Hello, A friend of mine had a hail storm at there house. The hail was about
golf ball sized. It dented the hell out of both of their cars. Both cars were
late 90` models and the insurance company decided to total both cars and give
them the money. Not worth to fix via all the damage. I asked them about their
roof and they seemed to think it was fine since they didn`t see any damage. I
have since then heard that you can`t tell just by looking at a roof if it has
been damaged by hail. The shingles on this house are the standard
type..........meaning the type most people use. I can`t think of the name.
Guess just the standard asphalt shingles. Anyway some one told me that the
shingles can be cracked under inside where you can`t see it. Therefore
reducing the life of the shingles by many years. Any info on this would be
I second that vote. It is in the insurance companies best interest to take
care of the roof if it is damaged, because of other damage that can occur
from the faulty roof. If it is damaged, they should know about it.
Golf ball sized hail? There's no asphaltic shingle type roof on the market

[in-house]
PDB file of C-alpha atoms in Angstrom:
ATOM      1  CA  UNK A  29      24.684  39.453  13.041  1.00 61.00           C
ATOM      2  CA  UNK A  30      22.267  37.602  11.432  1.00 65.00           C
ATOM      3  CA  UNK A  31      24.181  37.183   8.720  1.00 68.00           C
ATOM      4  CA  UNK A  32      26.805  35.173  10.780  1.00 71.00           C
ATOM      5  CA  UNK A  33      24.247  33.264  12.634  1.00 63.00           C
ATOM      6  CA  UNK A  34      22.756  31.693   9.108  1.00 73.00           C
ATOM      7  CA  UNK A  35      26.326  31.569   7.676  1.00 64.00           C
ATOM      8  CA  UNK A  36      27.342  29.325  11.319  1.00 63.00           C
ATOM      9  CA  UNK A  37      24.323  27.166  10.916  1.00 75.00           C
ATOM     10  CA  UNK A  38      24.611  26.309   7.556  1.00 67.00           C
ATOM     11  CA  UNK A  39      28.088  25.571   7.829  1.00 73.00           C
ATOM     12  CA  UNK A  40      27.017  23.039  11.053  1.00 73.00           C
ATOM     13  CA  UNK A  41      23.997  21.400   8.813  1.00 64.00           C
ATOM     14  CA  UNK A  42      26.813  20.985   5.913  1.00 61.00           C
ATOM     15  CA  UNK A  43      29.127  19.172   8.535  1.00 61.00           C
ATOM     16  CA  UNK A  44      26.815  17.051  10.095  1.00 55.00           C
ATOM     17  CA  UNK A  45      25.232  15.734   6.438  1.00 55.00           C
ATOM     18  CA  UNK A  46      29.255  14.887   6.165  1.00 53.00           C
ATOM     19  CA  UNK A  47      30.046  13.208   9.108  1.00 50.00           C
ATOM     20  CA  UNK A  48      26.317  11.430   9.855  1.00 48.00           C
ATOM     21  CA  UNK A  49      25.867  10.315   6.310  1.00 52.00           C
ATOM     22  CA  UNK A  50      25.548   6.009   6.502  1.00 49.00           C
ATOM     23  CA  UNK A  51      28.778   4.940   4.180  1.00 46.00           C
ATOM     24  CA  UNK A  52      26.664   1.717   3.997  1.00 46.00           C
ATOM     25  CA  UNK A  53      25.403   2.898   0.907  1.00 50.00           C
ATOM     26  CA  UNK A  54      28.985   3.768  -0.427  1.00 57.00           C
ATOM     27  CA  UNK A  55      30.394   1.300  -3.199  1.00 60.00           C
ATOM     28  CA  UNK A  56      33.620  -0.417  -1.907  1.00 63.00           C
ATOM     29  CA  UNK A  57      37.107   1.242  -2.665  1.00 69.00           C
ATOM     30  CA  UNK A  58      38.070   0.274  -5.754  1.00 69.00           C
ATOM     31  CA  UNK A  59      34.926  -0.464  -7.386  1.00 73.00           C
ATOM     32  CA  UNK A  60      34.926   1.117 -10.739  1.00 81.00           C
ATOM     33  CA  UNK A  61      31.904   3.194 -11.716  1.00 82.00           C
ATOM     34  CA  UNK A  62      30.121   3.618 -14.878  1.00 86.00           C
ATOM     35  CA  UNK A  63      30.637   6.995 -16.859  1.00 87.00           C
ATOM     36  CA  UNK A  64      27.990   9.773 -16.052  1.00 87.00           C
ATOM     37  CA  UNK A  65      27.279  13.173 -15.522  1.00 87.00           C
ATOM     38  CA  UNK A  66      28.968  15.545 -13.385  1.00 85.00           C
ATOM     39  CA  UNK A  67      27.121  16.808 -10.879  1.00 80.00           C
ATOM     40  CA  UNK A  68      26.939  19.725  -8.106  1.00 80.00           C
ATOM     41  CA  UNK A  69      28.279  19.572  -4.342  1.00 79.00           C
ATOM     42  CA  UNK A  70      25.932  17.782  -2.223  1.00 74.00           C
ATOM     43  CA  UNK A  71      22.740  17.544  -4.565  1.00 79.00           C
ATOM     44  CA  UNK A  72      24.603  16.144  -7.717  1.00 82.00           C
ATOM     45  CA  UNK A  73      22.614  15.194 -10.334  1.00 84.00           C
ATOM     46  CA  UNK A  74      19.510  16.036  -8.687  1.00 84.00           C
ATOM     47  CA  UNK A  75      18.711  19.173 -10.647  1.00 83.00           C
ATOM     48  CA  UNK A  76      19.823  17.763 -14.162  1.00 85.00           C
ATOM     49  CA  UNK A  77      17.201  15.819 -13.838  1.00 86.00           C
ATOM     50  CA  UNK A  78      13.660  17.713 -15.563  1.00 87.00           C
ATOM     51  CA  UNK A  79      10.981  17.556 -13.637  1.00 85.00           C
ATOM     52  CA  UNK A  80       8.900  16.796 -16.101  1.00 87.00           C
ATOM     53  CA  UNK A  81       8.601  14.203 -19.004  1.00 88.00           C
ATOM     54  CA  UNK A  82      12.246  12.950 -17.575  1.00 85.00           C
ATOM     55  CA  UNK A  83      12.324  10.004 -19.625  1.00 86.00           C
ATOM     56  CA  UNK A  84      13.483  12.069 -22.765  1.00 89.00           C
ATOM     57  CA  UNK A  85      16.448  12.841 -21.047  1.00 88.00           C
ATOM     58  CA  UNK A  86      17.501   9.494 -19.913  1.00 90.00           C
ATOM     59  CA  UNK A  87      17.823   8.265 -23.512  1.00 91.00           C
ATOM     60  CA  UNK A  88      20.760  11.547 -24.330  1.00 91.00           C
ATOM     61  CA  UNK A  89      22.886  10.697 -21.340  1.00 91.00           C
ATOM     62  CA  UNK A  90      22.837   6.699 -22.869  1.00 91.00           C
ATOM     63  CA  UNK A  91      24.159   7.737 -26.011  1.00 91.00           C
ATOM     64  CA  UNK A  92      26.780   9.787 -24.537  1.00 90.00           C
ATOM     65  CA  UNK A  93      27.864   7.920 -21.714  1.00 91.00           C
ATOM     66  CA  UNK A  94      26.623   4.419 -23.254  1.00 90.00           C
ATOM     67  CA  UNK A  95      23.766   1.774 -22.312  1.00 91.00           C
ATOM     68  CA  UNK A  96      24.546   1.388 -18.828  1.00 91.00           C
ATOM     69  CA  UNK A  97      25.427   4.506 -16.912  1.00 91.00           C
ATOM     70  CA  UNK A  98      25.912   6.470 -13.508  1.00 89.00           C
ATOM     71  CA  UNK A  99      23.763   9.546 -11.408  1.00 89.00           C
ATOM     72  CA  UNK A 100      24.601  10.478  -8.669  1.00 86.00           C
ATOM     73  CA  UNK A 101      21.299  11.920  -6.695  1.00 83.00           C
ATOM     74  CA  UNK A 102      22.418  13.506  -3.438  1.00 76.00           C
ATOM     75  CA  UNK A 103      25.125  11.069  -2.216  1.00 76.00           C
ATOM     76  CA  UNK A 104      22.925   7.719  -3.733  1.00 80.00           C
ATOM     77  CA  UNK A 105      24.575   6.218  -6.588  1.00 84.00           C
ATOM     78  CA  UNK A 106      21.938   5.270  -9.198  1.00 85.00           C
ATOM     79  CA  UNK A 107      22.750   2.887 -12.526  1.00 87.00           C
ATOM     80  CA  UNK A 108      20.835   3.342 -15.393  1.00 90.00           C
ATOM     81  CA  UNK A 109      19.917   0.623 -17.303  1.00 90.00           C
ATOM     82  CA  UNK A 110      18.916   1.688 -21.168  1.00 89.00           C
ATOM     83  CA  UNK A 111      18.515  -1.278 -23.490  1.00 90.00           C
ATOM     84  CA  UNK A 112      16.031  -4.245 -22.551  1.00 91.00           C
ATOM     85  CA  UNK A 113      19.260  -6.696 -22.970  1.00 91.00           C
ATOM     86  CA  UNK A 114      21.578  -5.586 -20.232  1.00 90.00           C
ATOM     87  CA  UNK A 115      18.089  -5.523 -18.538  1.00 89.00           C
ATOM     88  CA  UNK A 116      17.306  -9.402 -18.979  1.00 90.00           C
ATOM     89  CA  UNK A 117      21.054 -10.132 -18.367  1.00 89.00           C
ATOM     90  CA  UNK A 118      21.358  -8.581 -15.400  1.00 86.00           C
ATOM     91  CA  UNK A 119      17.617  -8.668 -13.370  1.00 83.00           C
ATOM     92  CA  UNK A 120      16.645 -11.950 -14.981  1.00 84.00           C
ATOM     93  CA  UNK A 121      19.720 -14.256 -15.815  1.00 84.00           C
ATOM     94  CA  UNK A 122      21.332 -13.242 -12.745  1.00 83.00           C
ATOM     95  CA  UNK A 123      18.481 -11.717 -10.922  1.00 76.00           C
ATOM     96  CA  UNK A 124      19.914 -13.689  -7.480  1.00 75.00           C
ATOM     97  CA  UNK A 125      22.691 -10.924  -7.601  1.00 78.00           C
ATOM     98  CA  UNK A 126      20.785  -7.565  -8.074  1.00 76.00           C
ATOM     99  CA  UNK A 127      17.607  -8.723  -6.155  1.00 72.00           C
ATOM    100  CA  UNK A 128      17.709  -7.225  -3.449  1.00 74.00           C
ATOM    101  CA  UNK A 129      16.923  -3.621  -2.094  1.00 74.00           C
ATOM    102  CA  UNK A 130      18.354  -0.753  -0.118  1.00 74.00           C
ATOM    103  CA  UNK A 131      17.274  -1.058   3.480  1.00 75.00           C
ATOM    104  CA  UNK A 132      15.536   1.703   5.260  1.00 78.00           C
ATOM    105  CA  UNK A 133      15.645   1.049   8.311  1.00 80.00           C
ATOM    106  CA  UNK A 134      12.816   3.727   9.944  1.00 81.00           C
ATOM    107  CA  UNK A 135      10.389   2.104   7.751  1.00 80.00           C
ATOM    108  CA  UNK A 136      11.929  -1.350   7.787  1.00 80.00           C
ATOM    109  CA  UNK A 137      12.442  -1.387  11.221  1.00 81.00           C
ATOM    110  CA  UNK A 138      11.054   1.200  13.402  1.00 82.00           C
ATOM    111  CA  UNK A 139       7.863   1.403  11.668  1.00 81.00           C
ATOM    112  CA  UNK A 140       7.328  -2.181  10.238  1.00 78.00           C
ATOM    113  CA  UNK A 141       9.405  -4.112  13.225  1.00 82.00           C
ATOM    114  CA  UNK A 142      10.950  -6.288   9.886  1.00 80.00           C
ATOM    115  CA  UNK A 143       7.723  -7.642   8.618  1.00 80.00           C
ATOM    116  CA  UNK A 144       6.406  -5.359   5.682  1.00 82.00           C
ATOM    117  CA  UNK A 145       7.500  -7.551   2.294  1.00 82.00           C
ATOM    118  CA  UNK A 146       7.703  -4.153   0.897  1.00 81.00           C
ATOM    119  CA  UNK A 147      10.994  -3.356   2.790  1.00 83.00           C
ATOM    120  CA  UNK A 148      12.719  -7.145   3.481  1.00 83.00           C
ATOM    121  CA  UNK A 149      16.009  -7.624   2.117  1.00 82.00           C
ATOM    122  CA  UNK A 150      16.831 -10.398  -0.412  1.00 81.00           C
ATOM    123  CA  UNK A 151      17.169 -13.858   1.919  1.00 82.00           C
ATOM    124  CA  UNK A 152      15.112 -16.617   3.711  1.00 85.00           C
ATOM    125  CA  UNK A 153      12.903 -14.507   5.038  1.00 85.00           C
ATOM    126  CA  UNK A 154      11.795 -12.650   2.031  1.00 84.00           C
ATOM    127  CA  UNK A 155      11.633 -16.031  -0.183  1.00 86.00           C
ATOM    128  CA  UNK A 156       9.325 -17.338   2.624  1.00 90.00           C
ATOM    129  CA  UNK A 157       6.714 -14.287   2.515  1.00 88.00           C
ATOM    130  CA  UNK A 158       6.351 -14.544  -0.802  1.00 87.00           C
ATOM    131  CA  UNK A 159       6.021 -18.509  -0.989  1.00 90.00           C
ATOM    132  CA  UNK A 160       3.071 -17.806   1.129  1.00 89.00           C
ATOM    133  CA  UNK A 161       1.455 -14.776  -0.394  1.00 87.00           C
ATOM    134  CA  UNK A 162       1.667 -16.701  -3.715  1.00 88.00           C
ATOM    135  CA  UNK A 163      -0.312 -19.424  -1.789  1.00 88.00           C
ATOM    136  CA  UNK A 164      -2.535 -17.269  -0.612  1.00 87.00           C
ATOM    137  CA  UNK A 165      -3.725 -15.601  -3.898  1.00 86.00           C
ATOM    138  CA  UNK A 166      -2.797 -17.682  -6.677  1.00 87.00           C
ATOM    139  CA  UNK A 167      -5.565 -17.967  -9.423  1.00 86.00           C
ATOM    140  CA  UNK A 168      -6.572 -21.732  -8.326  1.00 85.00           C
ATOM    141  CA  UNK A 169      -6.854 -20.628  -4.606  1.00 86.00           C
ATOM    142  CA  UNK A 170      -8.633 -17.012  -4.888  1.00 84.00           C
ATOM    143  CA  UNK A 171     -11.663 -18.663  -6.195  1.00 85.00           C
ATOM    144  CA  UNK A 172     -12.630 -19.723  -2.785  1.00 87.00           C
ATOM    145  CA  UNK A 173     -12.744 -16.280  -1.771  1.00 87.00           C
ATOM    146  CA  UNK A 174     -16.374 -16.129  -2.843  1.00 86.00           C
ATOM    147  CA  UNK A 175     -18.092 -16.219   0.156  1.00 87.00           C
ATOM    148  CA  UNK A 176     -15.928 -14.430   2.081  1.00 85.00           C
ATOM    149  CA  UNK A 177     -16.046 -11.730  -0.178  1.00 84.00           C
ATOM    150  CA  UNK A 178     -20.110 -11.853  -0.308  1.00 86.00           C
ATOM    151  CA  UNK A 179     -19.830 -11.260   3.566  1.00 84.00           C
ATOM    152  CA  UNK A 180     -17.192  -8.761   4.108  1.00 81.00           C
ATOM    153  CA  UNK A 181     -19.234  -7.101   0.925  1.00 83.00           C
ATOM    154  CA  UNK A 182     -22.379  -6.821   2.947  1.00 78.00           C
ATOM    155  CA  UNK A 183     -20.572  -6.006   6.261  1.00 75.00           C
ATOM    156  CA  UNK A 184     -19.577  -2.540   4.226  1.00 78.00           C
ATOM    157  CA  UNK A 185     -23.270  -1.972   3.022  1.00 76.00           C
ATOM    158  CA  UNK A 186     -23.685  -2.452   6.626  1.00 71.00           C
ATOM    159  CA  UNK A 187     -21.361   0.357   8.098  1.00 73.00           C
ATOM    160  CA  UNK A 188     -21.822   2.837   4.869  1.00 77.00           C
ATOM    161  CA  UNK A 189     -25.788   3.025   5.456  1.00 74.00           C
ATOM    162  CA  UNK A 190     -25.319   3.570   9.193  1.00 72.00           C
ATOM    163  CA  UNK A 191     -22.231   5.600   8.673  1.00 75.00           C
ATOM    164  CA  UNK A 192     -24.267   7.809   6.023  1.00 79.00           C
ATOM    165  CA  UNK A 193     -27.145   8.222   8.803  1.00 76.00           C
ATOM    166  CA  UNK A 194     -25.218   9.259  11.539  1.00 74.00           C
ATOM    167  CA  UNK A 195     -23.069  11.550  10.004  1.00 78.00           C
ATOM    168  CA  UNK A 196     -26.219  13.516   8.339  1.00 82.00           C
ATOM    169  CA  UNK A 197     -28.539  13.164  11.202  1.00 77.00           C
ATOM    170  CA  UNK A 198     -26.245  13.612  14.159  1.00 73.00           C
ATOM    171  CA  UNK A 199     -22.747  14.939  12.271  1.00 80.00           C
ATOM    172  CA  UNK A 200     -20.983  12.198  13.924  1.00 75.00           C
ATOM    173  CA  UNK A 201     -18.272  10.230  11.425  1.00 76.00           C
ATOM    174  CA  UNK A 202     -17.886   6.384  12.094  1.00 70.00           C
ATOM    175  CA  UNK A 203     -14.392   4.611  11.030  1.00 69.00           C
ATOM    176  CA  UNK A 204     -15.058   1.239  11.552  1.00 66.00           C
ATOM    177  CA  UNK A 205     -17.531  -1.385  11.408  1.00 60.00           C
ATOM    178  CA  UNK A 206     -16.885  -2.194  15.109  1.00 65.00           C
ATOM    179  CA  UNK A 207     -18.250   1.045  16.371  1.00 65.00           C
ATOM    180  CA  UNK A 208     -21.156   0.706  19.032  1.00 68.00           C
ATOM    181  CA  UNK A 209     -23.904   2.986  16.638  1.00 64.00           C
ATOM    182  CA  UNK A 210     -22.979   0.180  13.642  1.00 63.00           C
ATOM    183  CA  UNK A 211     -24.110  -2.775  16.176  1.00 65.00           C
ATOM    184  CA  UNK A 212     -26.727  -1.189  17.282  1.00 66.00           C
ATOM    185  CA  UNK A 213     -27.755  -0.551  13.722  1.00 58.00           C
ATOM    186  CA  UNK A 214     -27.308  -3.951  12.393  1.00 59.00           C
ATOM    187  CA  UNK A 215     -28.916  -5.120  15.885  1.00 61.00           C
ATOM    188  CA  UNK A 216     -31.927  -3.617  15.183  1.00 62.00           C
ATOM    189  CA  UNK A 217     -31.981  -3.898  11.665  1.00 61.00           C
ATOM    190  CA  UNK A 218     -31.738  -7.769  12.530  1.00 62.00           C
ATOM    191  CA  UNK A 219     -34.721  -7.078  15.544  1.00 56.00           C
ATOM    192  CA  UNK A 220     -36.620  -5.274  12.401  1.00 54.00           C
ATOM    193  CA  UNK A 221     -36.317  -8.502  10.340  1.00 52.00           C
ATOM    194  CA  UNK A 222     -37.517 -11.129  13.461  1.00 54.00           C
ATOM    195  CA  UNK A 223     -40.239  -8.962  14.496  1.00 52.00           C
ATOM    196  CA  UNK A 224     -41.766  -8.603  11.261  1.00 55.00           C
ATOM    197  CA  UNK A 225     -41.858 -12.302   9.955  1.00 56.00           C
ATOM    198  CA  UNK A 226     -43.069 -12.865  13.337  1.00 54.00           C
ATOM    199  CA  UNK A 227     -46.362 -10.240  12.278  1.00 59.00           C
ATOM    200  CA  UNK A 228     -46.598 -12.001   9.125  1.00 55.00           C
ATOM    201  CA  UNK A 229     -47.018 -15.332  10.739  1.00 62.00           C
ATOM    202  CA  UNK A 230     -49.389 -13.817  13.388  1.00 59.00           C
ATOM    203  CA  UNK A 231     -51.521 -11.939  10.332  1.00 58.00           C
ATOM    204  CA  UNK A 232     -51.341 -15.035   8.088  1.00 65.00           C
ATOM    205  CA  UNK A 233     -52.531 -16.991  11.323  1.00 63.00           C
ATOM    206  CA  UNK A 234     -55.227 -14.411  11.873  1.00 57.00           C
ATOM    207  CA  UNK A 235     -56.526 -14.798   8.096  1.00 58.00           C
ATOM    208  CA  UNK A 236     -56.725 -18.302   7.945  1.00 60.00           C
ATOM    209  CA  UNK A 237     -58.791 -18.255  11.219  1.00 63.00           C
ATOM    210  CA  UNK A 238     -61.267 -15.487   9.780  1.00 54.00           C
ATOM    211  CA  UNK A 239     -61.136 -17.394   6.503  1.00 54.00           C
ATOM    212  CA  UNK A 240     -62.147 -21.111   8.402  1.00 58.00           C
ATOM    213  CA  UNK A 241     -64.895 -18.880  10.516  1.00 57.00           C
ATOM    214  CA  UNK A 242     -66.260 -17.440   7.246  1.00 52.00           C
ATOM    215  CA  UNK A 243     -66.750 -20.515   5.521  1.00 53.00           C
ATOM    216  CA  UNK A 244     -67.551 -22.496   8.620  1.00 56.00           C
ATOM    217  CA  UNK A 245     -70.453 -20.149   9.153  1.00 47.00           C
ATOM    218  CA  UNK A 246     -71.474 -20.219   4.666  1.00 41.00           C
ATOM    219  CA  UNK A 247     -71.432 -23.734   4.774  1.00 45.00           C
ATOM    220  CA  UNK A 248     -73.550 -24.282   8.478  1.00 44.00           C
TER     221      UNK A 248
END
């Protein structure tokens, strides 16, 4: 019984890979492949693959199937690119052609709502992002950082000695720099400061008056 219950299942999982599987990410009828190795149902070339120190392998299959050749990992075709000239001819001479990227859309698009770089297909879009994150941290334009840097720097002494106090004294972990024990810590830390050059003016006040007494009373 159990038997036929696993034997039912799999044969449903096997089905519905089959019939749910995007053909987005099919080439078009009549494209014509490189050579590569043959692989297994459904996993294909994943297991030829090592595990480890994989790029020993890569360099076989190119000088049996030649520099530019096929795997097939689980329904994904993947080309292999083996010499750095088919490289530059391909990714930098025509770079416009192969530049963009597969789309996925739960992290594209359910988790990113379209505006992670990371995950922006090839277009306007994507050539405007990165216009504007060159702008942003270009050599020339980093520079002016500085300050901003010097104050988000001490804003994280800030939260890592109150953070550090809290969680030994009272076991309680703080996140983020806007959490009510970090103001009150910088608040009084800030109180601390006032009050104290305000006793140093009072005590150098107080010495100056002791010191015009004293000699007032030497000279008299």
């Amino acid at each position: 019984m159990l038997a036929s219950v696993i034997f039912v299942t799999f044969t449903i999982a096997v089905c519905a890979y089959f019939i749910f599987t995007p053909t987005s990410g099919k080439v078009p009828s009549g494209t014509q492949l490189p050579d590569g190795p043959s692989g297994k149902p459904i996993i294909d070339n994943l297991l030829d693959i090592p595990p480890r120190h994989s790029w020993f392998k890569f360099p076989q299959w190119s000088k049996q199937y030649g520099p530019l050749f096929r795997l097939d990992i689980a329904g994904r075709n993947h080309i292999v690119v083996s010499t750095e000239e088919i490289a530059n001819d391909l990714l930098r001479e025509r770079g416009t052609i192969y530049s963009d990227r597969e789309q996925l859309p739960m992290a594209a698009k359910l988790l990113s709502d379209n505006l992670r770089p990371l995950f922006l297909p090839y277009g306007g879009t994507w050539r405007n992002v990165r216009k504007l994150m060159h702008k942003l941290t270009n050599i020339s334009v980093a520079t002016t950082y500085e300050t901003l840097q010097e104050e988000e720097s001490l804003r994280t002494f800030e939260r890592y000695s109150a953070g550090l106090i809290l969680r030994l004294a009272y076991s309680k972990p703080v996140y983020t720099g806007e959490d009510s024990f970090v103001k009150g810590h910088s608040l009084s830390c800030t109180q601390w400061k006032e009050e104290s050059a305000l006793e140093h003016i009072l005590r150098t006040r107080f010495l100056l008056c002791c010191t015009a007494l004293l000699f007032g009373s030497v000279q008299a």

that will survive a good pelting by hail this size without seriously degraged
life and performance. Depending on the angle of strike golf ball sized hail
will break single strength glazing. and will crack windshields.
The damage is easily detected by looking at the grit on the surface of the
shingles. Hail damage is evidenced by hail sized round grit free (or
significantly reduced) areas on the shingle with the underlying asphalt being
exposed. Without the grit the asphalt will be exposed to sunlight and will age
much faster even if no immediate leaks are evident. If the roof is nearing the
end of its life you will start to find small pieces of broken shingles in the
yard after any good wind or rain.
In any case get it inspected by someone with no interest in doing the work. The
insurance agent will provide a company inspection but I would get my own
beforehand just as a comfort check to insure they are both sing the same tune.
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